EGU General Assembly 2023
© Author(s) 2023. This work is distributed under
the Creative Commons Attribution 4.0 License.

Understanding the thermal history of the North Aquitaine platform: implications on vertical motion and karstification

Alexandre Ortiz1, Eglantine Husson1, Jocelyn Barbarand2, Eric Lasseur1, and Justine Briais1
Alexandre Ortiz et al.
  • 1BRGM, DGR/GBS, Geosciences Rennes, Orléans, France (
  • 2Université Paris-Saclay, CNRS, GEOPS, Orsay, 91405, France

The Lower Cretaceous corresponds, in northwestern Europe, to a period of significant extension with the rifting of the Bay of Biscay and its eastern prolongation, the Parentis Basin. This basin has a long history of rifting and several important discontinuities between the uppermost Jurassic and the Albian (at the top of the Jurassic, top of the Barremian and at the Aptian-Albian boundary).


North of this basin i.e. the Aquitaine Platform, the sedimentation is very patchy, the few known Lower Cretaceous deposits suggest continental conditions during this period. Preliminary work carried out on some deep boreholes located on the Aquitaine platform reconstructed temperatures by thermochronology (apatite fission track on Triassic and Permian samples). The preliminary results show that these samples are not in equilibrium with the current sedimentary thickness taking into account a conventional geothermal gradient (35°/km). All these samples then show a significant cooling, from uppermost Jurassic to lower Cretaceous, consistent with a regional erosional event.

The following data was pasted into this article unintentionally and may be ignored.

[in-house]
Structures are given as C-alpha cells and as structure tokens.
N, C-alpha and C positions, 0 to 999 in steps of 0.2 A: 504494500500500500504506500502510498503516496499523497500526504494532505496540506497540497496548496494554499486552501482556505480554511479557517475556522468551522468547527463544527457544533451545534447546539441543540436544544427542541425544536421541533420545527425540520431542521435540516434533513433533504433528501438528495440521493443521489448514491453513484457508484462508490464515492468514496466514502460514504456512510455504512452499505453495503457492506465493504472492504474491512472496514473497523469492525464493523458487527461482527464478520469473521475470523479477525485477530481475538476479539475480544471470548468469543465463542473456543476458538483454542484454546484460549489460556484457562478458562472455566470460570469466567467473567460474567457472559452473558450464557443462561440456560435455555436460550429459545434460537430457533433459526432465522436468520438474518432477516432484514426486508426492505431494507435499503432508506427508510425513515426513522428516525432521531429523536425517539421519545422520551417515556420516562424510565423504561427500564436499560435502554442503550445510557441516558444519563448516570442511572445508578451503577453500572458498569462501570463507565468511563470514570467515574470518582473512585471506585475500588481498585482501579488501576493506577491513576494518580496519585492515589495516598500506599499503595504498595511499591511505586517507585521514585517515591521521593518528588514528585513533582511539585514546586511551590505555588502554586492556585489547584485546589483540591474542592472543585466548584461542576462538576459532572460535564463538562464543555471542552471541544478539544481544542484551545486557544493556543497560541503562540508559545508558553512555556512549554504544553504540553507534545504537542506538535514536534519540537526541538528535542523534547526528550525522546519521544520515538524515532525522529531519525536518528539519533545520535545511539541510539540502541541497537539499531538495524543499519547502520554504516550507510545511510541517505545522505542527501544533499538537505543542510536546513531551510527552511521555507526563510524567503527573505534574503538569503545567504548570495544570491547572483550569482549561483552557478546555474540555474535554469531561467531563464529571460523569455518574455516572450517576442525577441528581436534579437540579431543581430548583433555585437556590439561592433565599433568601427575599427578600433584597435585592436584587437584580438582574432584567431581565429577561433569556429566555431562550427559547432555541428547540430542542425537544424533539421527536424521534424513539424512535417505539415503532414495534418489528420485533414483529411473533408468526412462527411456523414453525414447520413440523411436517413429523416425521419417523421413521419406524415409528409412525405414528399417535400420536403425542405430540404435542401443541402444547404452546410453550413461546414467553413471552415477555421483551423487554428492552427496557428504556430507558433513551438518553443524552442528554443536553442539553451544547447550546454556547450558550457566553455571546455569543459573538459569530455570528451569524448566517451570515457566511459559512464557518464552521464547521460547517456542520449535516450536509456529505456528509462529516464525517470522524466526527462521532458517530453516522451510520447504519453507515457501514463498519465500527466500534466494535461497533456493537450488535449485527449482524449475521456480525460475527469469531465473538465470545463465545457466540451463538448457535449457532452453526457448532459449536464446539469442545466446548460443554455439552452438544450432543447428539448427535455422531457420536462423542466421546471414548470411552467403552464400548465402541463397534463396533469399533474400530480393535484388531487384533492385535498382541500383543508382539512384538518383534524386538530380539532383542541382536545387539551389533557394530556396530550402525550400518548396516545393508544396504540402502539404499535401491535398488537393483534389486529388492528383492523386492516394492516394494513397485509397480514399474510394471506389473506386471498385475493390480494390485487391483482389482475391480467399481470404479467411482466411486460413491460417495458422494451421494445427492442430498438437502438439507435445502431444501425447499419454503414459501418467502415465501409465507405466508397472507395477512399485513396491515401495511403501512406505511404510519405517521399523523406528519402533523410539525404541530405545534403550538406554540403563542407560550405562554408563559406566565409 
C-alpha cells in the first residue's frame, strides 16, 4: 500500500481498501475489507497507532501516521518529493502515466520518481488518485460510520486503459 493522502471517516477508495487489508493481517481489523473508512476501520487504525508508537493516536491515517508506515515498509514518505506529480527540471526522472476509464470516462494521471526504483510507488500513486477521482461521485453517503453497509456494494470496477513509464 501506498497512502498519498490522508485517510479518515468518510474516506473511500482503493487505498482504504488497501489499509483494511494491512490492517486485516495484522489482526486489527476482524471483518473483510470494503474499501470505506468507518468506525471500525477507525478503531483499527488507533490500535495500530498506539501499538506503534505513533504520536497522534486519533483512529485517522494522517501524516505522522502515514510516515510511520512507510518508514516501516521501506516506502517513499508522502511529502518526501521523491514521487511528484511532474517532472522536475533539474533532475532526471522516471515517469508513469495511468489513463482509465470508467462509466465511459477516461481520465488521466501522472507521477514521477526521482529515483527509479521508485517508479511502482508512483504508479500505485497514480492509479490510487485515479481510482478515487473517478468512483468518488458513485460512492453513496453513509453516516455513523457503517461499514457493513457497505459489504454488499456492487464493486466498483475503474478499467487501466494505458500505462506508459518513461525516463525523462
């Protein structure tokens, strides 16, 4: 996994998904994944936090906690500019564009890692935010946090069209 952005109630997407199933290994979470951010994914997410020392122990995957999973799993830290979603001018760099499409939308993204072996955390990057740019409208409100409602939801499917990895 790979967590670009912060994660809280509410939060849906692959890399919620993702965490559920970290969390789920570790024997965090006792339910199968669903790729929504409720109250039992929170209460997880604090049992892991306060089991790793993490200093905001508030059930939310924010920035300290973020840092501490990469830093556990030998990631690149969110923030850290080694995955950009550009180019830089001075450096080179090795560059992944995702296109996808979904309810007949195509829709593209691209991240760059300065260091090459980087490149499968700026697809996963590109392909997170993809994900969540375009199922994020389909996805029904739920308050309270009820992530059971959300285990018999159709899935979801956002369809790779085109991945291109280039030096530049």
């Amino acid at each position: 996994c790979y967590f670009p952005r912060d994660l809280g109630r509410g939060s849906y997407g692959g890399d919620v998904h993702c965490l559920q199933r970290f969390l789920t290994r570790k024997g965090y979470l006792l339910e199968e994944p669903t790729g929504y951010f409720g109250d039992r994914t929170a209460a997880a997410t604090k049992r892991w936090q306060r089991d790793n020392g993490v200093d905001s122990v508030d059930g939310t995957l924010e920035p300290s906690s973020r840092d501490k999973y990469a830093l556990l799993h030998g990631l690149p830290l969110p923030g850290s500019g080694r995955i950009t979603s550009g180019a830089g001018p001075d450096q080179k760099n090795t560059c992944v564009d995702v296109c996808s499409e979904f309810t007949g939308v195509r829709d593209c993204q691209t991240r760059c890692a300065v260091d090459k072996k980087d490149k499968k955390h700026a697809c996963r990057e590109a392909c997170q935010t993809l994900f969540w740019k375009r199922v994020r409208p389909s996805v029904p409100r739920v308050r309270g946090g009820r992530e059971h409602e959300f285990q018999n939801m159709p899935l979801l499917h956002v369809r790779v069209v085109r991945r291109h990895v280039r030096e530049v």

This preliminary work leads us to make two hypothesis:

-        The deposition of an upper Jurassic/lower Cretaceous sedimentary thickness that was then eroded from the Aptian. This hypothesis is in agreement with study carried out further east (French Massif Central) but not with the first order sedimentary outcropping characterization on the Aquitaine platform.

-        The high palaeotemperatures recorded are controlled by an increase in the geothermal gradient (a gradient of 50°/km must be considered) during the Upper Jurassic and Lower Cretaceous. This model does not consider the deposition and the erosion of a thick Cretaceous cover. This hypothesis is difficult to explain over such large area without significant crustal thinning.

These two-hypothesis lead to very different palaeogeographical situations and to very different vertical displacement. The answer to these questions is a key to understand the periods of karstification of the Jurassic carbonate platform and therefore to have a better knowledge of the water reservoir.


We presented in this work the results of an integrated study. The results are based on a combination of field study and the interpretation of subsurface data (boreholes and seismic). A wide range of methods has been applied to this dataset (sedimentology, sequence stratigraphy, well correlation, isotopic and geochemical analysis of carbonate, sand and clay, thermochronology, heavy mineral, U/Pb zircon, organic geochemistry).

How to cite: Ortiz, A., Husson, E., Barbarand, J., Lasseur, E., and Briais, J.: Understanding the thermal history of the North Aquitaine platform: implications on vertical motion and karstification, EGU General Assembly 2023, Vienna, Austria, 24–28 Apr 2023, EGU23-1979,, 2023.